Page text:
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kcab

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#13231  04/07/08 10:20 AM
Re: Question about algebra and radical acceleration
[Re: Kriston]

Member
Registered: 09/01/07
Posts: 3296
Loc: California

Val,
It makes good sense to me.
We're seeing the same problem of repetition even earlier and even with Singapore Math, which is supposed to be one of the good ones for being linear rather than a spiral curriculum. I've actually been considering moving on to prealgebra or some more complex geometry with my DS6 while I wait for him to learn his times tables. That seems so bassackwards that I've been dithering over it for some time now. But for him, it seems to make sense.
If you have the grades 58 books, you can always use them to supplement any holes that pop up as you're doing the algebra. As long as he doesn't get so confused that you have to unteach him what he's learned wrong, I don't see the harm that could come. It seems to me that in the worst case, where it is too hard or leaves him with too many holes, you go back a grade or two. <shrug> No harm done.
K HI Kriston, I'm definitely going to mix in some of the 58 stuff with the algebra. I think it will fill holes nicely and provide variety too. You mentioned that your son still needs to learn his times tables. I moved mine forward when he had about half of them memorized, figuring he would learn them by doing division. It's worked out pretty well and he knows most of them now. I reckon they're the kind of thing everyone learns eventually. We don't focus on moving stepwise with our kids. They seem to thrive on a mix of topics. Hence, I started long division before my eldest had learned his times tables, but would still get him to do problems like 123*46 now and then to help cement multiplication concepts. Last night the idea of "Why do things float" came up and I taught him about Density and introduced D=m/v and how smashing up cotton ball into a smaller volume can increase its density. We have a lot of random stuff like that. Some of it sticks, some of it doesn't. Val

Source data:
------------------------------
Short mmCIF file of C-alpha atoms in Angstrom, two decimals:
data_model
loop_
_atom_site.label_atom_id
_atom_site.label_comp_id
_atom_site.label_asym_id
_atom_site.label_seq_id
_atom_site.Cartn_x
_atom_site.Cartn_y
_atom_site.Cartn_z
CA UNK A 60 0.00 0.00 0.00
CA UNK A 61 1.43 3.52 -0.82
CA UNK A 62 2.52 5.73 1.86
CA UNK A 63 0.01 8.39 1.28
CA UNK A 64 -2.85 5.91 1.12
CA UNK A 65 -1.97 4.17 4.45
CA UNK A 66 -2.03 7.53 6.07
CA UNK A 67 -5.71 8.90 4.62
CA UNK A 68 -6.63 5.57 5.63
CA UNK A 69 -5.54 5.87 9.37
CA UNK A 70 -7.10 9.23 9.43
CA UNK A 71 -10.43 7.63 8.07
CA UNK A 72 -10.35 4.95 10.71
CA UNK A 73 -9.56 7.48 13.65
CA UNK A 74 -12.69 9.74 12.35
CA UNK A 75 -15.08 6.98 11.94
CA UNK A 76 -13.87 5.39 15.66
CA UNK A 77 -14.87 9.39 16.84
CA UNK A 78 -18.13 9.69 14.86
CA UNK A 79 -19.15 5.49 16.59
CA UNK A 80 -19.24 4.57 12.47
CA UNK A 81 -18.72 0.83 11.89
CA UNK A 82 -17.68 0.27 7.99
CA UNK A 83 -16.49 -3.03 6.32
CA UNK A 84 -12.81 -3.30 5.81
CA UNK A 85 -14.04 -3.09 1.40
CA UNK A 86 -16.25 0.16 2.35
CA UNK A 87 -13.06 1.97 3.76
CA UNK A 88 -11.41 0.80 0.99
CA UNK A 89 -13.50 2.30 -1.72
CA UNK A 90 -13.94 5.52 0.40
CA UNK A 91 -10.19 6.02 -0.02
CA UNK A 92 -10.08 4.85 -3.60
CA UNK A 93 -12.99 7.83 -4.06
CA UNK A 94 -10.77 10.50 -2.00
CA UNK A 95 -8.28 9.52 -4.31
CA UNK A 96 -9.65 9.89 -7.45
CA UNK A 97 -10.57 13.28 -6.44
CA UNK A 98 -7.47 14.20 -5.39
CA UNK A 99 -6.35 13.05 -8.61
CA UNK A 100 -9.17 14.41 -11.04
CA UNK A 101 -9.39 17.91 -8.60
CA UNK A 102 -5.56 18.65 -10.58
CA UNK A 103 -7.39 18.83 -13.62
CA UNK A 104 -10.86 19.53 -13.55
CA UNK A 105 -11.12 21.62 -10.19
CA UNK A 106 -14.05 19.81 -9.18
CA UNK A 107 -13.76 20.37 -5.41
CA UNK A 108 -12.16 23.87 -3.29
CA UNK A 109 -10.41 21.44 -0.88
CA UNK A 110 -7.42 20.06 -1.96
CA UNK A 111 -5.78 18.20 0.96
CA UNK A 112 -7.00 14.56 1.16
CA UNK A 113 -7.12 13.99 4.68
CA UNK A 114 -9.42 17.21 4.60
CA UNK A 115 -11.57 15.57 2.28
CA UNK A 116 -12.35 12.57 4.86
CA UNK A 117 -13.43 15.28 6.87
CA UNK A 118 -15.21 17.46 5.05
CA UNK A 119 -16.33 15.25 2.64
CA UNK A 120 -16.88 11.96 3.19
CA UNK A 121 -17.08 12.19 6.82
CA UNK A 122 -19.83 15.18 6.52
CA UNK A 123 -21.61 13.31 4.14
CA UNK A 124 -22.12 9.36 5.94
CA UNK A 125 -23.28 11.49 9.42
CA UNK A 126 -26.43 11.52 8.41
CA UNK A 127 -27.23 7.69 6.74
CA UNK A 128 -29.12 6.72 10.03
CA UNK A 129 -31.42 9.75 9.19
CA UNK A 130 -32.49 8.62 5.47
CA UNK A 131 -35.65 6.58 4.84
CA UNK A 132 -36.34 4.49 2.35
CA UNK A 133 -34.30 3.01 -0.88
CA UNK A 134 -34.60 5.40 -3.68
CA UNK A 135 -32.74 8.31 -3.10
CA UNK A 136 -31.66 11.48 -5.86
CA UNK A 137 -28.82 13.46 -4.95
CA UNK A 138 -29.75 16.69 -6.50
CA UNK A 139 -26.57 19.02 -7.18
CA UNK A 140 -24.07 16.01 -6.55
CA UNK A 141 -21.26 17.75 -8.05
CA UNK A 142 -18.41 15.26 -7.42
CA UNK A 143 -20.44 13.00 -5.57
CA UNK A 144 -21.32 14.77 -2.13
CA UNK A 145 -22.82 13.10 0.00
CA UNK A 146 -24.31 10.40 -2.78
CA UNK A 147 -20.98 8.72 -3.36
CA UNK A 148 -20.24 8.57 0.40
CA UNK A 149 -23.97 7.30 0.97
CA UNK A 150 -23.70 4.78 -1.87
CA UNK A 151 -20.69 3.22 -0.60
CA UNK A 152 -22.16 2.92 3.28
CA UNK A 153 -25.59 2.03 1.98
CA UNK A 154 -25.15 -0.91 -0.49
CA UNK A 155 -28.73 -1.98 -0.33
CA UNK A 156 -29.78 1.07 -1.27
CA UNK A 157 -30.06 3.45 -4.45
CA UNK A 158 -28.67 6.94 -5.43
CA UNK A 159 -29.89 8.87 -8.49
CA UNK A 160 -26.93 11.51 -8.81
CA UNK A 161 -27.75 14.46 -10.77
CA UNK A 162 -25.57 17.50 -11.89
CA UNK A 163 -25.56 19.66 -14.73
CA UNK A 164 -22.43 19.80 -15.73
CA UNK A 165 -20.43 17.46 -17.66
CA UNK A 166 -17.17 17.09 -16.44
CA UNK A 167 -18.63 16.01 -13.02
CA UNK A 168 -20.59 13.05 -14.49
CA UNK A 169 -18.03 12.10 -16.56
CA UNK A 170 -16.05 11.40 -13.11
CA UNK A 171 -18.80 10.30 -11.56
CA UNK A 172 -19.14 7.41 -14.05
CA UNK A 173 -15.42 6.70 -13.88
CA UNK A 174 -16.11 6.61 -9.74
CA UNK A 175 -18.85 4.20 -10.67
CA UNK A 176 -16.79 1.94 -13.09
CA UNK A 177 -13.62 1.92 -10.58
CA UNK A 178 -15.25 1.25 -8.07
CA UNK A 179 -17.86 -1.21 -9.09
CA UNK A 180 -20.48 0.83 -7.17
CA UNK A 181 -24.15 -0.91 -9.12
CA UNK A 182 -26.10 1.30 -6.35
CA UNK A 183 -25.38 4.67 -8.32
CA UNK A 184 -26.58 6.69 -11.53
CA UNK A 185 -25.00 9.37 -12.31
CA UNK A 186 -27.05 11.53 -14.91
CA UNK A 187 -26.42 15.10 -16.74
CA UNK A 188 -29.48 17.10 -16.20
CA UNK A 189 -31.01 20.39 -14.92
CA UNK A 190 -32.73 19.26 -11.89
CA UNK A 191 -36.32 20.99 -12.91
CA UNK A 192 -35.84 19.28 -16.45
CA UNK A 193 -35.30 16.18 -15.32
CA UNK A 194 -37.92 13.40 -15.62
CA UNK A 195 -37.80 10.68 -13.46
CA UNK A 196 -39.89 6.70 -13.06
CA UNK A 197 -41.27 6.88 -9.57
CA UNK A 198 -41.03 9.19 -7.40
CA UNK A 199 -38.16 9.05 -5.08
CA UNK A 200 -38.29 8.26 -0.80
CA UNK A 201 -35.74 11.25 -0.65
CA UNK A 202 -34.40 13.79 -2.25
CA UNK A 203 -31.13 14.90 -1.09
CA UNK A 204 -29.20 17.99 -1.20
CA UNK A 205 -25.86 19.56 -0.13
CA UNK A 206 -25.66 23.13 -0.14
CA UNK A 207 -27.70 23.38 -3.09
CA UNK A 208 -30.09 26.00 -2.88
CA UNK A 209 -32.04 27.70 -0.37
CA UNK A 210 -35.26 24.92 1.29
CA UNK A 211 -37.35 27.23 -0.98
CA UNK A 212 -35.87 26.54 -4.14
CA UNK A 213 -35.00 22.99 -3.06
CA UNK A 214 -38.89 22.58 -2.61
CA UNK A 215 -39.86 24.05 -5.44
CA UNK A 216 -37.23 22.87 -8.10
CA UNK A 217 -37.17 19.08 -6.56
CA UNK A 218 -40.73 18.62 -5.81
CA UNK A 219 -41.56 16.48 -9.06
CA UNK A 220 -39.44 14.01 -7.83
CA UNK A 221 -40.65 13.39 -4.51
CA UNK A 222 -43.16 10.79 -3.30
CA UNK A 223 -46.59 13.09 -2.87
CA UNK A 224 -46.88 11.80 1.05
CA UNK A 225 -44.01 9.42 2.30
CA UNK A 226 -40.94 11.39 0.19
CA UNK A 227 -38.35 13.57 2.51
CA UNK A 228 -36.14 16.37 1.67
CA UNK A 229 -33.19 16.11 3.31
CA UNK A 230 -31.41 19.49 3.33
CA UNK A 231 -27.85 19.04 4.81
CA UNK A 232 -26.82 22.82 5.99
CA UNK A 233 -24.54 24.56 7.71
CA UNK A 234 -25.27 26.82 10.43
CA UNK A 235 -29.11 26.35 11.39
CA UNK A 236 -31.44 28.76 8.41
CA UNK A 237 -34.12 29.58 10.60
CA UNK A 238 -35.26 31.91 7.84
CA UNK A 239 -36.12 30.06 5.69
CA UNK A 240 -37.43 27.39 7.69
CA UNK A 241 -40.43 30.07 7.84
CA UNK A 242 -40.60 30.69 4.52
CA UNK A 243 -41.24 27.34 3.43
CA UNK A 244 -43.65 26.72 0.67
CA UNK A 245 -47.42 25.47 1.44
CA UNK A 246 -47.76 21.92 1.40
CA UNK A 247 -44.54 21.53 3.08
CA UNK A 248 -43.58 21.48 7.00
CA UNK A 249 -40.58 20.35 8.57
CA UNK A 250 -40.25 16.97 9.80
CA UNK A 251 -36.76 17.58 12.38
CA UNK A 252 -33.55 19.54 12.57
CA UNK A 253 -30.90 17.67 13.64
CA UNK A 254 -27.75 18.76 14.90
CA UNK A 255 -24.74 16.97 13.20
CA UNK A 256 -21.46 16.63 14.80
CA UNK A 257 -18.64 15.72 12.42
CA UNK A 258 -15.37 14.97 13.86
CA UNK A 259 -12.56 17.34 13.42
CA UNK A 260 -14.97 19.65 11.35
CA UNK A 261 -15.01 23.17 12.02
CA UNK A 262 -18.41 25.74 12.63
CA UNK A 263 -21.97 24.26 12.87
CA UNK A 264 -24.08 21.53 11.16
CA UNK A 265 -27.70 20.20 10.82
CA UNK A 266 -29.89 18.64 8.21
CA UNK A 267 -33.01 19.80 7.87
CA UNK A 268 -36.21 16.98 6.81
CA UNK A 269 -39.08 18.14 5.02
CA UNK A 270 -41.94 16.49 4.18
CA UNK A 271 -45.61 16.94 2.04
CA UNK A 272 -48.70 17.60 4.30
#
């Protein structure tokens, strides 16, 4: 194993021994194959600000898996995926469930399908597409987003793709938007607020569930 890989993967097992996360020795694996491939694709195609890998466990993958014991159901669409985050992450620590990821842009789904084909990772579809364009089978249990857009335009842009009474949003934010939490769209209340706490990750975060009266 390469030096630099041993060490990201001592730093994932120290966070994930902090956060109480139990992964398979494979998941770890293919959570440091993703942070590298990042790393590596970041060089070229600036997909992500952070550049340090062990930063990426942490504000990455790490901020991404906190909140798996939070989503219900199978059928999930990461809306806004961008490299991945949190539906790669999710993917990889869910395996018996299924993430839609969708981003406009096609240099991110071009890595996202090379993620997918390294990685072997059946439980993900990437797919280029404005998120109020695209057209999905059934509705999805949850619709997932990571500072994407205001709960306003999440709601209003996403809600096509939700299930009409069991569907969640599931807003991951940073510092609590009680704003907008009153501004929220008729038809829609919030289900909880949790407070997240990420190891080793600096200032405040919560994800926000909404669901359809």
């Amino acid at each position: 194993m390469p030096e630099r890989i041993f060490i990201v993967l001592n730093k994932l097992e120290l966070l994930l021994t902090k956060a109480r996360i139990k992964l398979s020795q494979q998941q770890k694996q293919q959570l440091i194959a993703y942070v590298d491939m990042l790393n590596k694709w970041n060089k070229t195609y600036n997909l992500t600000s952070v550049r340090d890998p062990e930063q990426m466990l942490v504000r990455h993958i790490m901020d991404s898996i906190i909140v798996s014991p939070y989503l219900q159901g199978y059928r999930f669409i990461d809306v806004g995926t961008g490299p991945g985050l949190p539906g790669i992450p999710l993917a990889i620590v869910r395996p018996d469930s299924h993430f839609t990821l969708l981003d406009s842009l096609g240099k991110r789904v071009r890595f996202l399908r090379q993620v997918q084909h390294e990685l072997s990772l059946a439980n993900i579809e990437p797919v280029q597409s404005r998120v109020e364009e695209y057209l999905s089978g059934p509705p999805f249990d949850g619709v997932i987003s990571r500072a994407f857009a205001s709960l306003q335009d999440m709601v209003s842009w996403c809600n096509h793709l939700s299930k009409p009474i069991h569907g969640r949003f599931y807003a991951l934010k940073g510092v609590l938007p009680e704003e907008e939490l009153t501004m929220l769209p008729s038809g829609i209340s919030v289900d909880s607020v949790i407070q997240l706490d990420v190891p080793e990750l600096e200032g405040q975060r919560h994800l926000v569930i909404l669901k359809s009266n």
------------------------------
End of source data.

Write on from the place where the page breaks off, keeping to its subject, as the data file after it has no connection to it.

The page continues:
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#13232  04/07/08 10:25 AM
Re: Question about algebra and radical acceleratio
[Re: Cathy A]

Member
Registered: 09/01/07
Posts: 3296
Loc: California

I skipped 7th grade and then did Algebra I and II in one year. Didn't hurt me or prevent me from getting my PhD in math...
To a mathy kid, it's not a problem to generalize arithmetic operations to larger numbers. They don't really need a whole year (or even a semester) to get it. Hi Cathy, It's good to hear someone else say that. When I introduced my son to long division with doubledigit numbers, I said "See, it's just like regular long division, only you have to figure out how many times 25 goes into 162. Get it?" He got it and did 4/4 problems correctly without help from me. I understand that he's a bright kid, but still, I have to wonder if maybe the people who produce these books are perhaps setting their expectations a bit too low. Val

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#13248  04/07/08 11:54 AM
Re: Question about algebra and radical acceleratio
[Re: Val]

Member
Registered: 09/19/07
Posts: 6145
Loc: Midwest

I'm with you, Val. Is it our GT denial, or are they just aiming low? Maybe a bit of both?
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Kriston